South Carolina Workers Comp Death Benefit Claims
When a loved one is killed in a work accident, a spouse and each child may receive weekly compensation. Contact an experienced Workers Compensation lawyer at the Strom Law Firm to protect your rights and obtain the Workers’ Comp Death Benefits you deserve.
Workers’ Compensation coverage is elective for employers in South Carolina with three or fewer employees. Anyone employing four or more employees is required to have workman’s compensation insurance, which provides death benefits if an employee is killed related to a workplace accident.
Medical: Medical expenses related to the employee’s death will be paid and/or reimbursed.
Services: Funeral expenses as set forth under South Carolina Code Section 42-9-290.
Paid compensation: Financial assistance in the form of compensation benefits will be paid according to the following terms:
- All workers’ compensation death benefits are exempt from the claims of creditors and all estate taxes.
- 2/3 of the employee’s weekly wage will be paid to a spouse, or a spouse and dependent children. The weekly benefit will not be less than $75 or more than the annual compensation rate limit. (For 2010, this is $689.71.) The benefits will be paid up to a maximum of 500 weeks with two exceptions: 1. Weekly benefits already paid to the employee (and family) during injury will be subtracted from the death benefit limit. 2. When a spouse remarries, a two-year lump sum is payable to the spouse upon remarriage and weekly benefits cease.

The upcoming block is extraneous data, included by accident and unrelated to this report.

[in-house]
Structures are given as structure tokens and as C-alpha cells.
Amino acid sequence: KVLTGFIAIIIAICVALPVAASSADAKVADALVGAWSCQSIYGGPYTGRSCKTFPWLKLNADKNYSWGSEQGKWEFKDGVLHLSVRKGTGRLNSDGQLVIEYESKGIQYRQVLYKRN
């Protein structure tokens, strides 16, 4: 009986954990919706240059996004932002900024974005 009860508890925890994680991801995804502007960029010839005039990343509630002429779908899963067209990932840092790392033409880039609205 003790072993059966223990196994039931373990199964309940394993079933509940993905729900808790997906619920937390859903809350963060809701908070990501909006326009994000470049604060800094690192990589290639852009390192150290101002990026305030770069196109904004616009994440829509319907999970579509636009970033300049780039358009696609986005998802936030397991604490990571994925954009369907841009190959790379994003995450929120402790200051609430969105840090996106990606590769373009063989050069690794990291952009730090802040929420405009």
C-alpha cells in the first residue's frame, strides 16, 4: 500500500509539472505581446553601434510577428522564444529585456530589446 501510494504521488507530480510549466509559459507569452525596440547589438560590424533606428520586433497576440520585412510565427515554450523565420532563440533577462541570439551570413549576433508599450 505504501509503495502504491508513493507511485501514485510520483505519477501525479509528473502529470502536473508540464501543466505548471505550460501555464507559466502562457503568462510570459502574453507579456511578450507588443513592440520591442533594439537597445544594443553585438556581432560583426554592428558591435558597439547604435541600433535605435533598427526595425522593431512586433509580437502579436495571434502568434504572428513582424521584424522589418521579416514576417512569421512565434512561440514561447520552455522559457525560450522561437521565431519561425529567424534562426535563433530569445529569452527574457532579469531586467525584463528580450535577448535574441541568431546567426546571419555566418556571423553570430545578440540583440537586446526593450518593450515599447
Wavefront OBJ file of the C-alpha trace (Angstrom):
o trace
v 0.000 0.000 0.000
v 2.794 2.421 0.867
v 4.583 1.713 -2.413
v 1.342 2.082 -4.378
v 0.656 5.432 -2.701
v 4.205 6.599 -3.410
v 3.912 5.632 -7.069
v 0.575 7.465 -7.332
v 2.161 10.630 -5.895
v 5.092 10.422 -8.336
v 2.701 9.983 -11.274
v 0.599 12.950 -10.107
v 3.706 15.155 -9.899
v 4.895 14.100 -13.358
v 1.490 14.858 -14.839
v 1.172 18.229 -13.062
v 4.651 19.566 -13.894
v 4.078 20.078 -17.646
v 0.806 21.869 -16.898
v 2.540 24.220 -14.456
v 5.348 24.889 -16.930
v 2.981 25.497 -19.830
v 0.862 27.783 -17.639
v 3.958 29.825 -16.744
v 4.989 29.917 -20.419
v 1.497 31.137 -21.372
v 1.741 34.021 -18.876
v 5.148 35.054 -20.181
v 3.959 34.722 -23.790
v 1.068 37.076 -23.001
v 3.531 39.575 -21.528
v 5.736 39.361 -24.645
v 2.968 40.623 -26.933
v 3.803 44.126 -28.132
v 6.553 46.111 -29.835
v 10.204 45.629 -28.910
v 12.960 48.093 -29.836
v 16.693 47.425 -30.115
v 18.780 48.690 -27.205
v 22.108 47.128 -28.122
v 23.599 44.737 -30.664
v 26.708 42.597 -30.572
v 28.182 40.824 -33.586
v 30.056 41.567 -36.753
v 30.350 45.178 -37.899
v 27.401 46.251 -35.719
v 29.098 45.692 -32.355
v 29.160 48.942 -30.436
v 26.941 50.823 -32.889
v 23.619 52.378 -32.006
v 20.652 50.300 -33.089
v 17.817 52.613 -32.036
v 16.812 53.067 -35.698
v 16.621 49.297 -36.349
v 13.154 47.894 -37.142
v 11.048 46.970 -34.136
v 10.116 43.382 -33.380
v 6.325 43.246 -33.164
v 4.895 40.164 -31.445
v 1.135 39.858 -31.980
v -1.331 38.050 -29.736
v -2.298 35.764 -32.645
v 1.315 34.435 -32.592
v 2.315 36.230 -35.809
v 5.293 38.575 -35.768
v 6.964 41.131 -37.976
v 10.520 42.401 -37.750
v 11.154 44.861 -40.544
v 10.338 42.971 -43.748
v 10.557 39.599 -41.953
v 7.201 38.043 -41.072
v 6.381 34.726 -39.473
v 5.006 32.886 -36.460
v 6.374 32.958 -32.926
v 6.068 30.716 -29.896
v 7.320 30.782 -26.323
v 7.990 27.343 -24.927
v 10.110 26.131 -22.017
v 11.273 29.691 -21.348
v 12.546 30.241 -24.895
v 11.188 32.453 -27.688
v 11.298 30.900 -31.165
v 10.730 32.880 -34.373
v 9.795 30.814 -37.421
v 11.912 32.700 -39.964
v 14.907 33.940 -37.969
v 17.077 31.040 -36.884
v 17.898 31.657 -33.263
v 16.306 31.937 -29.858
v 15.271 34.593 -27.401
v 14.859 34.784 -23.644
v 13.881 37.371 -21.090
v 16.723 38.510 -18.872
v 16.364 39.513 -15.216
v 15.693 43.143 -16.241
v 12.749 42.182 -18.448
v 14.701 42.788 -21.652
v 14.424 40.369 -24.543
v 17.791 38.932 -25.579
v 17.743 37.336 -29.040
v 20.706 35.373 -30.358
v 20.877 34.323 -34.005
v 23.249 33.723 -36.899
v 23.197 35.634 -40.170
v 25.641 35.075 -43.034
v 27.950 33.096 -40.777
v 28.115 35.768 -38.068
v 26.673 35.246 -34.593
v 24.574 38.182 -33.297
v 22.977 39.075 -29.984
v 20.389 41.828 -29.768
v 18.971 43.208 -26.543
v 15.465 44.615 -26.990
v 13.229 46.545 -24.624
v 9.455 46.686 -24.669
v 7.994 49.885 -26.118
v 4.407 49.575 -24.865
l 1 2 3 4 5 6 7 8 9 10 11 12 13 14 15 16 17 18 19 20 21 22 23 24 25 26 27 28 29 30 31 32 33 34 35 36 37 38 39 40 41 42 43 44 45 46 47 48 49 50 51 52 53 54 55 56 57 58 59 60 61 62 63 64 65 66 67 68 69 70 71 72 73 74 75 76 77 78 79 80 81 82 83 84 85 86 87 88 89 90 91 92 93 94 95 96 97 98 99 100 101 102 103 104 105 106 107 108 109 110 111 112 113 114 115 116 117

- Children receive benefits beyond age 19 if disabled, or until age 23 if full-time students.
Who Receives Death Benefits When There Are No Dependents?
- If there are no dependents, workers’ comp death benefits will be paid out among partially dependent persons.
- If there are no dependents at all, workers’ comp death benefits will be paid to non-dependent children.
- If the deceased employee does not have children, the worker’s comp death benefits will be paid to the employee’s parents.
- A claim for death benefits must be filed within two years of the employee’s death.
If the Employer Denies Your Death Benefit Claim
The employer (or insurance company) may deny a claim for death benefits if:
- The injuries to the deceased were self-inflicted, meaning intentional (not accidental).
- The accident that resulted in death occurred through the act of a serious crime by the deceased.
- The employer denies that the deceased employee was on the job.
- The deceased employee died as a result of an accident (or action) that violated company policy. If your loved one was killed as a result of a workplace accident, please call Strom Law Firm for advice at no cost to you.
Call Today for a Free Workers Comp Death Benefits Consultation
Our attorneys understand the impact that a work-related injury or death has upon you and your loved ones. The most important thing you need to focus on is a speedy recovery. You need an advocate who will seek justice on your behalf. Contact one of the workers comp attorneys at the Strom Law Firm, LLC for a free consultation to discuss your legal rights. 866-490-2847. You may also reach us by completing the case confidential evaluation form at the top right of this page.